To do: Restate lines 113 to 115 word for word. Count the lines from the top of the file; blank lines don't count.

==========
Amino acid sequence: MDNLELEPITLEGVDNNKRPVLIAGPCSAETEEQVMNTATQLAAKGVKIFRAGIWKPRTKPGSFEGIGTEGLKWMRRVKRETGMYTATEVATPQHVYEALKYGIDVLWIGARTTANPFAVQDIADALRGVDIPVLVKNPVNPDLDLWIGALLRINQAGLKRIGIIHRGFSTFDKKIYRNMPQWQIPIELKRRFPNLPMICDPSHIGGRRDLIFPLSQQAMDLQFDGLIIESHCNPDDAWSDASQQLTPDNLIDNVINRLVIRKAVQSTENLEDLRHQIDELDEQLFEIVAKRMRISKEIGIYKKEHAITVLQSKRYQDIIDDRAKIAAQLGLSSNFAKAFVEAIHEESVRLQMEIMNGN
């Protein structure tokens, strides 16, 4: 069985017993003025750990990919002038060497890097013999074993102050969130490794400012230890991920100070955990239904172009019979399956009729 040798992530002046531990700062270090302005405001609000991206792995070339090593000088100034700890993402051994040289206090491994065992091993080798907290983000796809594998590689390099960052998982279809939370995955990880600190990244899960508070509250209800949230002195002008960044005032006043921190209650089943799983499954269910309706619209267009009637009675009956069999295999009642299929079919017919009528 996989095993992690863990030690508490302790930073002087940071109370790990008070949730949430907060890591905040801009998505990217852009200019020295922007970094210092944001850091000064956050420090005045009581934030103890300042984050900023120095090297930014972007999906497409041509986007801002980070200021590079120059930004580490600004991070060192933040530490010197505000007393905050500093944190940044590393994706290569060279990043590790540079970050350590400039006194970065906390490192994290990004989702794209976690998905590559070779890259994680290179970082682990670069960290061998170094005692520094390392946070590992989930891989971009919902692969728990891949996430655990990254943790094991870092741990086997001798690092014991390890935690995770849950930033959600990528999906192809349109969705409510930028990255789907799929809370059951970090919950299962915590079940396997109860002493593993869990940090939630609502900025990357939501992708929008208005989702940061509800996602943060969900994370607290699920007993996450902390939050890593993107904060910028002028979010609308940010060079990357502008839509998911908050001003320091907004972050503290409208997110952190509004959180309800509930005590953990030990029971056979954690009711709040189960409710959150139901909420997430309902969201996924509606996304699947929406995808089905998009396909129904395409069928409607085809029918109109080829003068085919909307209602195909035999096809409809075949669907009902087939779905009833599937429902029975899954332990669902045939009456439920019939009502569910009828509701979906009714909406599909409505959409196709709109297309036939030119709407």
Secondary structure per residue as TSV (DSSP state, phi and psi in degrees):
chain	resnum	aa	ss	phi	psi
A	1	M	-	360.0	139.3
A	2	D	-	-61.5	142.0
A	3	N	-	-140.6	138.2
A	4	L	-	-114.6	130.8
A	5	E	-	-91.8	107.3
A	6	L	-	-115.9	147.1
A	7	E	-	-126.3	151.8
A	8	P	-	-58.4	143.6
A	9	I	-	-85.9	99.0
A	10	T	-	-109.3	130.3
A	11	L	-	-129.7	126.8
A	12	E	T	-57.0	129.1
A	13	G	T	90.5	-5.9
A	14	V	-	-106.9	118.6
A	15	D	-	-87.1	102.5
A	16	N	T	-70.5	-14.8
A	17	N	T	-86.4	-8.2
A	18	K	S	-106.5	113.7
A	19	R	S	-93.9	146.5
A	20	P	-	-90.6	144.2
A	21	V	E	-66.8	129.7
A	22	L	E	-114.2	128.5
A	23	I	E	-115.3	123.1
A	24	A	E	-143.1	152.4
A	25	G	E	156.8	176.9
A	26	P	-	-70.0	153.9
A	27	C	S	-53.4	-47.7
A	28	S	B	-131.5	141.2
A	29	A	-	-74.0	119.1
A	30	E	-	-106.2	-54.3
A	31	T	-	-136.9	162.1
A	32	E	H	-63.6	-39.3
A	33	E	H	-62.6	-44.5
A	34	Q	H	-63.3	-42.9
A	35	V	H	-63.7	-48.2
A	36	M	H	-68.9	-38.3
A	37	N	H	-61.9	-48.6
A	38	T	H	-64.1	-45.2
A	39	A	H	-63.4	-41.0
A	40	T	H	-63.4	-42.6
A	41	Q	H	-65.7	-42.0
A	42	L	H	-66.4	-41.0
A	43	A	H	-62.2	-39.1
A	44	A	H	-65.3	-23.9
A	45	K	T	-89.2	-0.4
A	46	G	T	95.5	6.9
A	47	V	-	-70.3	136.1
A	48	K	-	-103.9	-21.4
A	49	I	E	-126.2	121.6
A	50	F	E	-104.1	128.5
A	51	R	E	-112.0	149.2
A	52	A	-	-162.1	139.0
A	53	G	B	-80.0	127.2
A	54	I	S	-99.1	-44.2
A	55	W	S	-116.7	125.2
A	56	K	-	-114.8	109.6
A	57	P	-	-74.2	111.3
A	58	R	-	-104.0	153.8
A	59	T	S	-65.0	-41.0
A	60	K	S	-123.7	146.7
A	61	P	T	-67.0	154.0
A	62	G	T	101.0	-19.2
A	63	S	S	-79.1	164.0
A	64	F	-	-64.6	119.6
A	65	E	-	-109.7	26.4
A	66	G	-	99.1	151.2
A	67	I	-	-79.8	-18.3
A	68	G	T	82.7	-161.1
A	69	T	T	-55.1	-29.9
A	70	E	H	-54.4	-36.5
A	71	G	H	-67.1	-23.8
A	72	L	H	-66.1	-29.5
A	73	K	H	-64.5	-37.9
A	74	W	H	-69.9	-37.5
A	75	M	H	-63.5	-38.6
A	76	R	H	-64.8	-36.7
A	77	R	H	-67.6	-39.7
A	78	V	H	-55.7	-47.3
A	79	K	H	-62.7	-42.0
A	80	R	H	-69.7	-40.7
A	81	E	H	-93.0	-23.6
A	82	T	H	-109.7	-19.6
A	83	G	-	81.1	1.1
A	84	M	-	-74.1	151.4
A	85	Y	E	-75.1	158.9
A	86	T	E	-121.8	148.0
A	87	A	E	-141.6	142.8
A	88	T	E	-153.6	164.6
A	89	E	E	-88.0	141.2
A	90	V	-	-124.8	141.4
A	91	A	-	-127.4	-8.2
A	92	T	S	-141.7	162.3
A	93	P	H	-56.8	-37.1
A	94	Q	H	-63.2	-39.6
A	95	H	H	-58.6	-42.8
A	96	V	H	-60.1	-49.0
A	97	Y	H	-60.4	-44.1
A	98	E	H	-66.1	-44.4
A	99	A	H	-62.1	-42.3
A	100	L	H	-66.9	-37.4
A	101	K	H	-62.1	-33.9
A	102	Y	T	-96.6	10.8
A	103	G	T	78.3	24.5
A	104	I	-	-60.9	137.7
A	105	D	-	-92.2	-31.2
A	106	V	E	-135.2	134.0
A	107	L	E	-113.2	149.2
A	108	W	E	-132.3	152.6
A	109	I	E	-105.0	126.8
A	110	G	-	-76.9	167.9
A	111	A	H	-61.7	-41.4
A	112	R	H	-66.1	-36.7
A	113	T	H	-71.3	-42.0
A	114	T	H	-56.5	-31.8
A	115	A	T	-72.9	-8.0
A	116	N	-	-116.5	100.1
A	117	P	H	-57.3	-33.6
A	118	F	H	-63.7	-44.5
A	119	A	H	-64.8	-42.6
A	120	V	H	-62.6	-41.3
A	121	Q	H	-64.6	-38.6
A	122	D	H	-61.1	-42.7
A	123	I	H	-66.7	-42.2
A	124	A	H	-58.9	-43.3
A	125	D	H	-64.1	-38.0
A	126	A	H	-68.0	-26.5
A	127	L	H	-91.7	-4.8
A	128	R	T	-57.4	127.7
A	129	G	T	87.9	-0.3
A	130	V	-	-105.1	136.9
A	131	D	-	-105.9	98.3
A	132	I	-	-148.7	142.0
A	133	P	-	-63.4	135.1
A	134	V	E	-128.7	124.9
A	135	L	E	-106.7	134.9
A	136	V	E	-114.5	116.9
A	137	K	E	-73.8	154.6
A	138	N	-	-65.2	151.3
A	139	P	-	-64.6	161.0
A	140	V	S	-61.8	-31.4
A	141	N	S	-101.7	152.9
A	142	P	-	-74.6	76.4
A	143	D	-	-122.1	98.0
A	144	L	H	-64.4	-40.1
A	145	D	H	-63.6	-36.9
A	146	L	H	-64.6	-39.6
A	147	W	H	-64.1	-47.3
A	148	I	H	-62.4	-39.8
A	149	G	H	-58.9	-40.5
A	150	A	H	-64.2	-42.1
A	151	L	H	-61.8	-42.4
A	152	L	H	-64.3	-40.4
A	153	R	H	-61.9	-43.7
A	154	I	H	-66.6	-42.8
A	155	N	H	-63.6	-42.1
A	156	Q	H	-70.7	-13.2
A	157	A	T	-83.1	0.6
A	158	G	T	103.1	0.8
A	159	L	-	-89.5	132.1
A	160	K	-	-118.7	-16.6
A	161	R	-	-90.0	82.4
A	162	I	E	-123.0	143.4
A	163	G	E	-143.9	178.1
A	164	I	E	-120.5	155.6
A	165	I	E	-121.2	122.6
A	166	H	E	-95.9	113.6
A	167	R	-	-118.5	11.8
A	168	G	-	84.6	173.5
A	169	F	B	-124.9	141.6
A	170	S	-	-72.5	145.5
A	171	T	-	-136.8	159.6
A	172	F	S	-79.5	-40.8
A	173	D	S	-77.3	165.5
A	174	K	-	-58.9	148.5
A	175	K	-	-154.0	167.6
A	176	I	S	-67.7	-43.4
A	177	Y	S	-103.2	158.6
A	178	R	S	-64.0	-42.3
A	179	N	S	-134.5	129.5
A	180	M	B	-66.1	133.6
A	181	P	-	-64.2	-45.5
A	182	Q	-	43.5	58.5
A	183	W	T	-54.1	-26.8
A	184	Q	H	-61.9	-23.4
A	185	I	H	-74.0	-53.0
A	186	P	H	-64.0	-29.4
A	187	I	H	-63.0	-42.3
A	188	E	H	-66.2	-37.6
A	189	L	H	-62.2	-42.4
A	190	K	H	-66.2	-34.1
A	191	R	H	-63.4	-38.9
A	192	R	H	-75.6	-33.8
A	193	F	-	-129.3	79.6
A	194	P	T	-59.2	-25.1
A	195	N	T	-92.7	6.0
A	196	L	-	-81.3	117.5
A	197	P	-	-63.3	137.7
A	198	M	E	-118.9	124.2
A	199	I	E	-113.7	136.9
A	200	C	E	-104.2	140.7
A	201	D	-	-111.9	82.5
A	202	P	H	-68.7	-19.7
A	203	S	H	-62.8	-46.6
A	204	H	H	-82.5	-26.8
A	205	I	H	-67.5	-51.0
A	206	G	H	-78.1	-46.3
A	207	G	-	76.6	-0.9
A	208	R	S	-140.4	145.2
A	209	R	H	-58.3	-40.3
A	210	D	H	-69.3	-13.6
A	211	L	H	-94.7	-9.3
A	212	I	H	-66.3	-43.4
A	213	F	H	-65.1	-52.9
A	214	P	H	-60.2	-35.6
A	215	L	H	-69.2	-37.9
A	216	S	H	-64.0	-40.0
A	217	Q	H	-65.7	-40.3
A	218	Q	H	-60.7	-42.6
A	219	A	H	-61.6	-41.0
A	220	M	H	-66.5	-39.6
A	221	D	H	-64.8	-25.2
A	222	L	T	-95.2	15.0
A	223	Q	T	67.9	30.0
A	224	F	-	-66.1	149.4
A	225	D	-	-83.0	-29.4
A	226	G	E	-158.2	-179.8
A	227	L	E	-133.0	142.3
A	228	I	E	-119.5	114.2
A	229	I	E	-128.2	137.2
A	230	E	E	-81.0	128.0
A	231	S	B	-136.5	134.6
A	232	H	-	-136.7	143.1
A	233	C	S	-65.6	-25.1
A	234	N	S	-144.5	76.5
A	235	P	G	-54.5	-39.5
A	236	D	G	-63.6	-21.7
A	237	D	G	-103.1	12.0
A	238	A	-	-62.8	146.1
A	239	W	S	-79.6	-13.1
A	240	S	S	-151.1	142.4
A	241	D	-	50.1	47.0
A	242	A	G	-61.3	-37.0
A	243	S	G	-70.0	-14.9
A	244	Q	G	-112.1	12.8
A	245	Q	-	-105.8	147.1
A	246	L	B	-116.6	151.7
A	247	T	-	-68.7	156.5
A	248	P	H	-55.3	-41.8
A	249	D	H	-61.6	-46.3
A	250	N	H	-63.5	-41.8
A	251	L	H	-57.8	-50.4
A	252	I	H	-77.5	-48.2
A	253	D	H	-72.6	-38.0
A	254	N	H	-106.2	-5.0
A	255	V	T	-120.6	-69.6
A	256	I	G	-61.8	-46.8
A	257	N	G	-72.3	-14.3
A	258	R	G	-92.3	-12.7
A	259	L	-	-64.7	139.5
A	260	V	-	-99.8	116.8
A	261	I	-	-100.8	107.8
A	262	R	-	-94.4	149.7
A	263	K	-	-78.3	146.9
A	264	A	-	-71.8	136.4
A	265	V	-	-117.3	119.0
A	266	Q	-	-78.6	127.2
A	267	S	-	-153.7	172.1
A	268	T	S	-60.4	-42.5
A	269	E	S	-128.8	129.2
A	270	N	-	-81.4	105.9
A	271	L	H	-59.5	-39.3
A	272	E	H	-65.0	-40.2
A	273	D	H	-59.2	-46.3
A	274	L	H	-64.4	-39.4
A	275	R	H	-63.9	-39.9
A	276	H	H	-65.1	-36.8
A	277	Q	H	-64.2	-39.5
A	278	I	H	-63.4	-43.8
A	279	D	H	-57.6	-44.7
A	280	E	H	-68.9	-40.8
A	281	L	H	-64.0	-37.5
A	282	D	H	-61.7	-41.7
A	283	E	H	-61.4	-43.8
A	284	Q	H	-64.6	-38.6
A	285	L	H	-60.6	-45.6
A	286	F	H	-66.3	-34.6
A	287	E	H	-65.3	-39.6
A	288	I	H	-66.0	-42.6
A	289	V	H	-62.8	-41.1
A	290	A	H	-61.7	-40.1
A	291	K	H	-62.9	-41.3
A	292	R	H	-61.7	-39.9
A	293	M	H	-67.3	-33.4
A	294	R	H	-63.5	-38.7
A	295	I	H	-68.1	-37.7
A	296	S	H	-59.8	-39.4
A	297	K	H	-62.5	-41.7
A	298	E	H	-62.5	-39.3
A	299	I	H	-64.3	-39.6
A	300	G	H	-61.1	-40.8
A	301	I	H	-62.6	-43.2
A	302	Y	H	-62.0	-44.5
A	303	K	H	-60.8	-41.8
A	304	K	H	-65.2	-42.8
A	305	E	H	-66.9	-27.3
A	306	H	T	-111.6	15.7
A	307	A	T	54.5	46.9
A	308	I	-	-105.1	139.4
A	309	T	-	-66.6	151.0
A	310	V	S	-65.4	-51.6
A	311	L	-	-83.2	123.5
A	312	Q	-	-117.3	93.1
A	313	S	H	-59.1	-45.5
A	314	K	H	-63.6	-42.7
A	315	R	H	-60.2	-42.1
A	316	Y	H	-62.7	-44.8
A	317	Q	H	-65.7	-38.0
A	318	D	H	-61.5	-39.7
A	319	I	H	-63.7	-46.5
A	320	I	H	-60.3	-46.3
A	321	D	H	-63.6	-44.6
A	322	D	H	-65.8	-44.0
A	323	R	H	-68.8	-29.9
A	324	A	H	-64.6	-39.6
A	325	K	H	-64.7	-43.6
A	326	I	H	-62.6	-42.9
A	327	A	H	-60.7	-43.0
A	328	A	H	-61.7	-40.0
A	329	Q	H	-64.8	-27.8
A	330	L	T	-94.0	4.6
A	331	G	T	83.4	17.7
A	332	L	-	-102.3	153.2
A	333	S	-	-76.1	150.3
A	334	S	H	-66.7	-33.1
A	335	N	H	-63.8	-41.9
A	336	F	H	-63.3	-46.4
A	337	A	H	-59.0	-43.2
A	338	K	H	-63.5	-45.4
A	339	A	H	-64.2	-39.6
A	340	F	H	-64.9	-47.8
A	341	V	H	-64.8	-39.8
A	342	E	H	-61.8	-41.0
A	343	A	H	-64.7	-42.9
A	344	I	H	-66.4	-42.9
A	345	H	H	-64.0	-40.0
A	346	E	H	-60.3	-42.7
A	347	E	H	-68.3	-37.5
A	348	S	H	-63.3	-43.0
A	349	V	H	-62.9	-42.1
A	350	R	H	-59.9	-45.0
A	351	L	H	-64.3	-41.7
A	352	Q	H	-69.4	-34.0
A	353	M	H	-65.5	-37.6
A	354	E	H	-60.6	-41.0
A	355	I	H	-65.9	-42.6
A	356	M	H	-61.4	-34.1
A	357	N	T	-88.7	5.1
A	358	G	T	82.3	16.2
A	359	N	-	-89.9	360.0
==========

A	109	I	E	-105.0	126.8
A	110	G	-	-76.9	167.9
A	111	A	H	-61.7	-41.4